While these origin myths are being spooled out, we’re introduced to an eclectic group of engaging characters: among whom are Woody Harrelson’s untrustworthy Beckett who becomes a sort of thief mentor to Han; the slick, smooth voiced gambler/hustler, Lando (in the person of the protean Danny Glover) from whom Han wins the famous Millennium Falcon; Beckett’s kick-ass girlfriend Val (a wasted Thandie Newton almost unrecognizable under a large wig) and the most fascinating of them all, a hip-swinging, sassy female droid pilot, LD-37 (Phoebe Waller-Bridge) convinced that Lando has the hots for her.

Thing is, Lando, Han and Beckett are really only expressions of that archetypal lovable rogue, Brett Maverick. His slick, wise-ass, gunslinging spirit hovers like a blessing over this joyful enterprise


SOLO: A STAR WARS STORY. Dir: Ron Howard. With: Alden Ehrenreich, Woody Harrelson, Emilia Clarke, Donald Glover, Thandie Newton, Joonas Suotamo. Phoebe Waller-Bridge, Paul Brettany. Writers: Lawrence Kasdan (Star Wars: The Force Awakens, Raiders of the Lost Arc)), Jonathan Kasdan. Cinematographer: Bradford Young (Arrival), Production Designer: Neil Lamont (Edge of Tomorrow; Star Wars VII: The Force Awakens)

BREAKING IN***B Movie Master Class

Every so often, a body needs some calorie rich, sugary, finger-lickingly luscious junk food to escape from the daily starvation diet of Trump and Brexit. And this smartly plotted, fast-paced story of suburban mom turned protective lioness delivers its B movie delights in spades. This isn’t just a case of woman power, but Black Woman power.

Said powerful Black Woman, Shaun (Gabrielle Union) is a typical middle class mom with two sassy kids (dad’s stuck in the office) who has to make the long journey upstate (I assume it’s “upstate” as everything seems to happen there). She’s meeting an estate agent who’ll help her sell her, estranged, father’s country pile. 

And what a pile it is: multiple rooms including a panic room, state of the art multi-screen security, bullet proof glass windows further reinforced by remote controlled steel shutters. Oh, and there’s a drone that can glide around the house spying on all and sundry. This is country pile as fantasy fortress.

It also has a vault with $5M in cash. (her dad was up to no good)

And the knowledge of all that cash is ample enough motivation to warrant a break in. It’s potentially a simple enough job for a small team of thieves: break in to an empty house, find the vault, crack it open and steal the money. They’re the typical team of thieves: the soft-spoken leader, Eddie, whose blood has long turned to ice (Billy Burke from the TV series “Zoo”), the experienced lock-smith un-fussed about slicing throats (Mark Furze), the naive ex-con panicked that a simple heist is turning into murder (Levi Meaden from “Pacific Rim:Uprising”) and the truly wild-eyed desperado hungry for blood (Richard Cabral whose entire movie CV is that of killer types).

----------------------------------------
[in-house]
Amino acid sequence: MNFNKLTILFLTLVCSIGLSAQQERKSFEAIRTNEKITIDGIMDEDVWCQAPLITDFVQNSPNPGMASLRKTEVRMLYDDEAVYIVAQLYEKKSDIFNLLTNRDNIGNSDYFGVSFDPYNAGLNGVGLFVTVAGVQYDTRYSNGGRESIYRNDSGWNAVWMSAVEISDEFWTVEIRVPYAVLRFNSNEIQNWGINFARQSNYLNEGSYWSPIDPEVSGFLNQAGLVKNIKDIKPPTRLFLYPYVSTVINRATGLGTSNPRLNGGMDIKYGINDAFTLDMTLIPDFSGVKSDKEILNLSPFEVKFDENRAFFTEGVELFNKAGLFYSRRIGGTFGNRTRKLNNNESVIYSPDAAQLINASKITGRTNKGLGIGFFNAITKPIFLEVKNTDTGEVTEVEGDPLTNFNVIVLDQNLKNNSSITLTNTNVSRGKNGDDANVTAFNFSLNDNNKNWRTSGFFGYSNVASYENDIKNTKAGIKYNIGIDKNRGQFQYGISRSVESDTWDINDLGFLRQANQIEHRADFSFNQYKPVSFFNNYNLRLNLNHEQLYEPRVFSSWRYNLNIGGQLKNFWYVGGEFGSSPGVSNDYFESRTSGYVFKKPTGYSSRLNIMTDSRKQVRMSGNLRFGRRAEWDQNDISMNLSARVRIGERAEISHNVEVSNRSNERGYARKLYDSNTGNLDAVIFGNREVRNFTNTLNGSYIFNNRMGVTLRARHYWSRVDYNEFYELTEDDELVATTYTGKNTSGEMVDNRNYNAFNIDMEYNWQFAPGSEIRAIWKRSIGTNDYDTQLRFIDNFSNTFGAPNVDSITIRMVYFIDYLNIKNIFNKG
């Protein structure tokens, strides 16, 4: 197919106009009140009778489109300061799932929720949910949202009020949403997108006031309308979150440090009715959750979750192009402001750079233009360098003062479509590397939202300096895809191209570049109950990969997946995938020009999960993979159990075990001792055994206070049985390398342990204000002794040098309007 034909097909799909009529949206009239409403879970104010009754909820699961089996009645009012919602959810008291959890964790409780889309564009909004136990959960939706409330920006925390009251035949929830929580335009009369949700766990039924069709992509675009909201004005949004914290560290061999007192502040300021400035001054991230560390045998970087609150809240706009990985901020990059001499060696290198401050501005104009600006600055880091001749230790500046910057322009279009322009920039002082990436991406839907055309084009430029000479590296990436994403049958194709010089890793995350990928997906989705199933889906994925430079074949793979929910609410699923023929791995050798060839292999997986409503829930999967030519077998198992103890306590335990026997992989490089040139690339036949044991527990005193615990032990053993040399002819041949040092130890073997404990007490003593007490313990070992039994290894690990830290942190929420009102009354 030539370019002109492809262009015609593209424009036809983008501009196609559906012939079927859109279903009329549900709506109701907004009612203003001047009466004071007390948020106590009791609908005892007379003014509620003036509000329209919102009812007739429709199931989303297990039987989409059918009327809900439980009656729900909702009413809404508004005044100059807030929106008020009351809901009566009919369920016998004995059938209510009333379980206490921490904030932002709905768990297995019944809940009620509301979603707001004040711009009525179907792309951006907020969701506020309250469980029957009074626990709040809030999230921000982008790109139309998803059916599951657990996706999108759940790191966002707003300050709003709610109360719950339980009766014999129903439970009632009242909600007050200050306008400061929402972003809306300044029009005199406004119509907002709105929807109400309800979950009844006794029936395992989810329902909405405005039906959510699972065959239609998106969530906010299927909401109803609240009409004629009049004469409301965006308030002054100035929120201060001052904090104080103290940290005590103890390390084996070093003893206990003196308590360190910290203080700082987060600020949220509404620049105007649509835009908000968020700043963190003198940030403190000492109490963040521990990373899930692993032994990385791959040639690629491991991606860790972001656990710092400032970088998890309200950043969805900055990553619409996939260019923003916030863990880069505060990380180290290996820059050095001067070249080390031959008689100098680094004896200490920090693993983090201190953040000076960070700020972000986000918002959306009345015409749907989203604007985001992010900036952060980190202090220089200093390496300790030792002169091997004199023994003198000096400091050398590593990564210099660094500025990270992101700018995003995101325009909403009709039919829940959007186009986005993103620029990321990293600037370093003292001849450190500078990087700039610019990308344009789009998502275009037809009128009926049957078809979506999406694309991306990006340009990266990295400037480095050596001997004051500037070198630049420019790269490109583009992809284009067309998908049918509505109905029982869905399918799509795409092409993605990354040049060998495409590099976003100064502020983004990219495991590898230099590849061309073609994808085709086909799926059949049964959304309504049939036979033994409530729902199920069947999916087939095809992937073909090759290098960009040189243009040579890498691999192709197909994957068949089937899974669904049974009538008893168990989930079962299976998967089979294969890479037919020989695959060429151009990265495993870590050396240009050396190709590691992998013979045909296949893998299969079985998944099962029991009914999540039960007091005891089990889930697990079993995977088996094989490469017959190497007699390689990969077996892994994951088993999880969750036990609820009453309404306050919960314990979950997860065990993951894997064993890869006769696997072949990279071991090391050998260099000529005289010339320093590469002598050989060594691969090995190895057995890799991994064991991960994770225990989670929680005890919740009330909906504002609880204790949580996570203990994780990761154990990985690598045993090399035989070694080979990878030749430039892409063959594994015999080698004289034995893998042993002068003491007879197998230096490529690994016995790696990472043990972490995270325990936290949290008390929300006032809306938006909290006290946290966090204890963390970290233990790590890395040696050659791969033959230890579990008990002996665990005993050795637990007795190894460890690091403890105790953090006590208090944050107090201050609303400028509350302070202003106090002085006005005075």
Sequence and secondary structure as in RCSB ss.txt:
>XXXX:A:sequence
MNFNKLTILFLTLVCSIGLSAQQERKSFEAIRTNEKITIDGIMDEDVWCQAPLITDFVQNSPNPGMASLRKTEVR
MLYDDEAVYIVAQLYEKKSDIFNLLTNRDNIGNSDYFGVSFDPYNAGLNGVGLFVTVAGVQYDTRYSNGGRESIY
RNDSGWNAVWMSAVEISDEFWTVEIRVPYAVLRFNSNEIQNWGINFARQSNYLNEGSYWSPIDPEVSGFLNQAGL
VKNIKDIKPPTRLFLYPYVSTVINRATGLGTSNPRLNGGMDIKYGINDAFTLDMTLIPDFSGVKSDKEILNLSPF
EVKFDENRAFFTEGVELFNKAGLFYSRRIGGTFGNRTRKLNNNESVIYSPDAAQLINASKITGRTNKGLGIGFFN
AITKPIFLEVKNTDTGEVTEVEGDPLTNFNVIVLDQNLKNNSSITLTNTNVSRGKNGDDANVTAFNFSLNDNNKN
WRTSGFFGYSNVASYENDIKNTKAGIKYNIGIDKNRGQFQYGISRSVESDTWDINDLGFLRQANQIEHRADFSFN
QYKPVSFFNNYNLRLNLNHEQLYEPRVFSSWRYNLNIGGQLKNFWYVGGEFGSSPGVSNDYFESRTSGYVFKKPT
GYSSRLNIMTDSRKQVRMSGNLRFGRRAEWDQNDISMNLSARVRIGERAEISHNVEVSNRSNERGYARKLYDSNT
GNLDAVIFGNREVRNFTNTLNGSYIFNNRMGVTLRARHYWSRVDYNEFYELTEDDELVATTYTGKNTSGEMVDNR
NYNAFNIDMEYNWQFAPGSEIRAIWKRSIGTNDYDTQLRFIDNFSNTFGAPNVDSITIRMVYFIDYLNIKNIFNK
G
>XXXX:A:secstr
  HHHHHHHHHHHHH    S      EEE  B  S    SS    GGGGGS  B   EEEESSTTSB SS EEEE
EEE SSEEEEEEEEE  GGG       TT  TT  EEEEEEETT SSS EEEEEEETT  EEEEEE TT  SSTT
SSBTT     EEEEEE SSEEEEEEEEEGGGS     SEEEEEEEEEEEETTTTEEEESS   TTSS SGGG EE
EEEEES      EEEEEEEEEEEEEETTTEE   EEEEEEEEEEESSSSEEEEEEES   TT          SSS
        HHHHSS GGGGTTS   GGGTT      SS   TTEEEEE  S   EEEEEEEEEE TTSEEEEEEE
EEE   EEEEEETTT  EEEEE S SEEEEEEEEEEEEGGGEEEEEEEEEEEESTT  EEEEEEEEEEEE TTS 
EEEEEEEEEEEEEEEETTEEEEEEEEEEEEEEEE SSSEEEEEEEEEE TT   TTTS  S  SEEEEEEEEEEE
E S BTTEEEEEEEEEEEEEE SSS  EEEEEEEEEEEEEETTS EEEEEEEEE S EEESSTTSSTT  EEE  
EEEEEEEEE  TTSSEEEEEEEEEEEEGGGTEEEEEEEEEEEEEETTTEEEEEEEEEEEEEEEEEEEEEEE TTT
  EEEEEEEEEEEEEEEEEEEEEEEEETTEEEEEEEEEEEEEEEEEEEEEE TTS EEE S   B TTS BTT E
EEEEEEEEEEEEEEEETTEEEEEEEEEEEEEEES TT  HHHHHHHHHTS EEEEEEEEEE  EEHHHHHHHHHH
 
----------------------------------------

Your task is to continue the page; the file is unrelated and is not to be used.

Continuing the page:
Why did mom and two kids need to turn up? They’ll just have to deal with them.

From the moment she arrives, bickering kids in tow, all awed by the high tech luxury of the house, mom begins to notice that things aren’t quite right. There’s an empty unwashed coffee cup, a smashed photo and was that a noise in the basement?
All the elements are there to unleash the frenzy of action that follows. No element in the spare plot is irrelevant. No observed object in the home, from the drone to the wonderful surround-sound system to various knives, will not find a small starring role in the unfolding story.

So the (mainly) thought-through plot from writer Ryan Eagle (“The Commuter”, “Rampage”) makes it clear why mom, who’s locked out of the house doesn’t just run to the police, why there are only ninety minutes to get the job done, why the thieves don’t simply kill the kids etc. OK, most moms simply can’t take down four ruthless killers. But hey, you never know. Some moms can simply transform into Jason Bourne when their kids are in danger. And this one in the hands of experienced B movie director James McTeigue (“Survivor”) sure does it in style.

You won’t fall asleep.

Two wonderful pieces of dialog bookend in movie: At the beginning when one of Eddie’s team commits a particularly nasty murder, his take on the mother, Shaun, is prescient: “Shit. Now she’s gone from being a frightened mom to a desperate woman,” he says. “And that’s dangerous”. Her words at the cathartic finale offer a marvellous (if clichéd) wrap-up to it all: “You picked the wrong fucking house to rob”

If you need a quick shot of anti-blues adrenaline, this is the right f-ing movie to see.

It joins a noble list of B movie masterpieces: “No Escape” with Owen Wilson, “Deep Blue Sea” with LL Cool J, “The Foreigner” with Jacky Chan, “Anaconda” with J Lo, “The Shallows” with Blake Lively, and “Run All Night” with Liam Neeson etc.


Of course, in the real world, when the cops arrive and fine four black persons in a wealthy person’s house with five white persons dead…their troubles will only now have begun


BREAKING IN. Dir: James McTeigue, with: Gabrielle Union, Billy Burke. Written by: Ryan Engle. Cinematography: Toby Oliver (“Get Out”)